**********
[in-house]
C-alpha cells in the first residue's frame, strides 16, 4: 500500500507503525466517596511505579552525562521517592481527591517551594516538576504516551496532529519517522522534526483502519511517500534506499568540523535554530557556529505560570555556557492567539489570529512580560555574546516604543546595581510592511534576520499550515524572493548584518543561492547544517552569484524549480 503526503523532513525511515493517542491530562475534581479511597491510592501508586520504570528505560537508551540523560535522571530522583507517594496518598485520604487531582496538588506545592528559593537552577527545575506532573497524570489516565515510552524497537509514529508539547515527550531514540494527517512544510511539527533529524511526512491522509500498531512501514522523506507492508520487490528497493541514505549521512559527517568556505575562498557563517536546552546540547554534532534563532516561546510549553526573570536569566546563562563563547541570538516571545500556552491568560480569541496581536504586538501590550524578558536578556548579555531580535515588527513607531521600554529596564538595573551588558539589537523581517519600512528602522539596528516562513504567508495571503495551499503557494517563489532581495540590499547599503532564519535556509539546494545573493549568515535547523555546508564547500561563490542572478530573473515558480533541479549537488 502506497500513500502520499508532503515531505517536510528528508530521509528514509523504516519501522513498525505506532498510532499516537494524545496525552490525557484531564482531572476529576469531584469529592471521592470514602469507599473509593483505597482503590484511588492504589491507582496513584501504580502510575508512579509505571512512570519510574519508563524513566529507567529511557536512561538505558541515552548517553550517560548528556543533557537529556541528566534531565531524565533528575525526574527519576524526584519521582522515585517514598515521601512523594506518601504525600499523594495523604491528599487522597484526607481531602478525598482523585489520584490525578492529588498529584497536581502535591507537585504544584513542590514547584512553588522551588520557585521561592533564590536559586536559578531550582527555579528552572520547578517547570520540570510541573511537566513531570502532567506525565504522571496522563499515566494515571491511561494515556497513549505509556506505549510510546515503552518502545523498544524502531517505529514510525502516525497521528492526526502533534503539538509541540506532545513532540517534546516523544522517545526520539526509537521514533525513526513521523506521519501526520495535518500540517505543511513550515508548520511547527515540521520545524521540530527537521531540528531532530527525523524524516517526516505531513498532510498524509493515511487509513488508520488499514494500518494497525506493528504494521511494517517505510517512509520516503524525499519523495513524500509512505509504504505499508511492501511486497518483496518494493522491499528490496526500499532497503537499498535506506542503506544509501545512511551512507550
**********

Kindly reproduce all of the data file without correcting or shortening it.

[in-house]
C-alpha cells in the first residue's frame, strides 16, 4: 500500500507503525466517596511505579552525562521517592481527591517551594516538576504516551496532529519517522522534526483502519511517500534506499568540523535554530557556529505560570555556557492567539489570529512580560555574546516604543546595581510592511534576520499550515524572493548584518543561492547544517552569484524549480 503526503523532513525511515493517542491530562475534581479511597491510592501508586520504570528505560537508551540523560535522571530522583507517594496518598485520604487531582496538588506545592528559593537552577527545575506532573497524570489516565515510552524497537509514529508539547515527550531514540494527517512544510511539527533529524511526512491522509500498531512501514522523506507492508520487490528497493541514505549521512559527517568556505575562498557563517536546552546540547554534532534563532516561546510549553526573570536569566546563562563563547541570538516571545500556552491568560480569541496581536504586538501590550524578558536578556548579555531580535515588527513607531521600554529596564538595573551588558539589537523581517519600512528602522539596528516562513504567508495571503495551499503557494517563489532581495540590499547599503532564519535556509539546494545573493549568515535547523555546508564547500561563490542572478530573473515558480533541479549537488 502506497500513500502520499508532503515531505517536510528528508530521509528514509523504516519501522513498525505506532498510532499516537494524545496525552490525557484531564482531572476529576469531584469529592471521592470514602469507599473509593483505597482503590484511588492504589491507582496513584501504580502510575508512579509505571512512570519510574519508563524513566529507567529511557536512561538505558541515552548517553550517560548528556543533557537529556541528566534531565531524565533528575525526574527519576524526584519521582522515585517514598515521601512523594506518601504525600499523594495523604491528599487522597484526607481531602478525598482523585489520584490525578492529588498529584497536581502535591507537585504544584513542590514547584512553588522551588520557585521561592533564590536559586536559578531550582527555579528552572520547578517547570520540570510541573511537566513531570502532567506525565504522571496522563499515566494515571491511561494515556497513549505509556506505549510510546515503552518502545523498544524502531517505529514510525502516525497521528492526526502533534503539538509541540506532545513532540517534546516523544522517545526520539526509537521514533525513526513521523506521519501526520495535518500540517505543511513550515508548520511547527515540521520545524521540530527537521531540528531532530527525523524524516517526516505531513498532510498524509493515511487509513488508520488499514494500518494497525506493528504494521511494517517505510517512509520516503524525499519523495513524500509512505509504504505499508511492501511486497518483496518494493522491499528490496526500499532497503537499498535506506542503506544509501545512511551512507550